Monthly Archives: January 2008
Connected Home magazine’s January/ February issue has a feature article titled Beyond Tomorrow, based on a presentation I gave at the Influence conference on Six Trends that are Transforming Online (the link has some more detail on what I covered), followed by an interview with me. The intro reads: “Techno ‘crystal ball gazers’ have got
This year looks set to be a very interesting – perhaps transitional – period for my organizations Future Exploration Network and Advanced Human Technologies. While they currently function as highly virtual firms with only a small core team, they may start to grow more as we do larger projects and also get involved in some
Following my post last week on the DataPortability Working Group, Digg has just announced on its blog that it is joining it too. It says: Want to sync your Digg friends network with another service? We want to help you do that. Want to use your Digg activity to get recommendations from another web site?
This year will be when Enterprise 2.0 becomes firmly established. Different countries are at different stages of development and uptake, but the broad trend is clearly visible. This is not to say that at the end of this year all organizations will be using Web 2.0-style tools and approaches, however the momentum this year will
Over the last few weeks excitement has been mounting over the DataPortability movement, which has a mission of giving users control over their data. It brings together a range of existing initiatives, including APML, OpenID, RSS, and others to enable personal data to be shared between applications and vendors. The initiative is spearheaded by Chris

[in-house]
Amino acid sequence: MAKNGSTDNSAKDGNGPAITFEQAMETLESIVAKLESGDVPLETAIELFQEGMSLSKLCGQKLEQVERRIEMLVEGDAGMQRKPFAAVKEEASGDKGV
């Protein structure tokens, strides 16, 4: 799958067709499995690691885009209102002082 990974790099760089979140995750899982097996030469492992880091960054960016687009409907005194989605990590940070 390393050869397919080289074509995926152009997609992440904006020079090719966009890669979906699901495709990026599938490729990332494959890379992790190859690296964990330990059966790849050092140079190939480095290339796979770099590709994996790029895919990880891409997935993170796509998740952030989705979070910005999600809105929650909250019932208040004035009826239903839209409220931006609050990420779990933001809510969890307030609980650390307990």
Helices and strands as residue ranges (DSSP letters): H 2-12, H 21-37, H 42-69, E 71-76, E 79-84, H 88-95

At the Crunchy awards last week Digg was named best User Generated Content (UGC) site. As many people pointed out since then, Digg is in fact not a user generated content site, since the people don’t submit content to the site, but links to other sites. Allen Stern suggests that Digg is a UGC aggregator.
I first caught up with Greg Oxton a few years ago while I was in San Francisco. It seemed like an obvious connection, as he runs the Consortium for Service Innovation, a group of very large organizations with significant service and support operations. Their focus on Knowledge-Centered Support overlaps with my idea of Knowledge-Based Client
I recently met Stan Relihan, having been introduced to him separately by Cameron Reilly of The Podcasting Network fame, leading tech journalist Brad Howarth, and also from further afield Charlene Hutt, one of the leading HR practitioners in Canada. The diverse introductions in themselves illustrate the deeply interconnected nature of social networks. Stan is an
Back in May 2007 ReadWriteWeb posted my list of the Top 60 Web 2.0 applications in Australia, which we created as a prelude to our Web 2.0 in Australia event. I’m reposting the list now, partly as the full list is no longer available from the ReadWriteWeb site for some reason, and also because I
I’ve just been interviewed by SBS TV for a segment on Skype, which will air on their World News tonight at 6:30pm. There was no particular news that prompted the segment, which simply looks at what Skype is, and in particular how it is impacts the telecommunications industry. In the interview I repeatedly emphasized how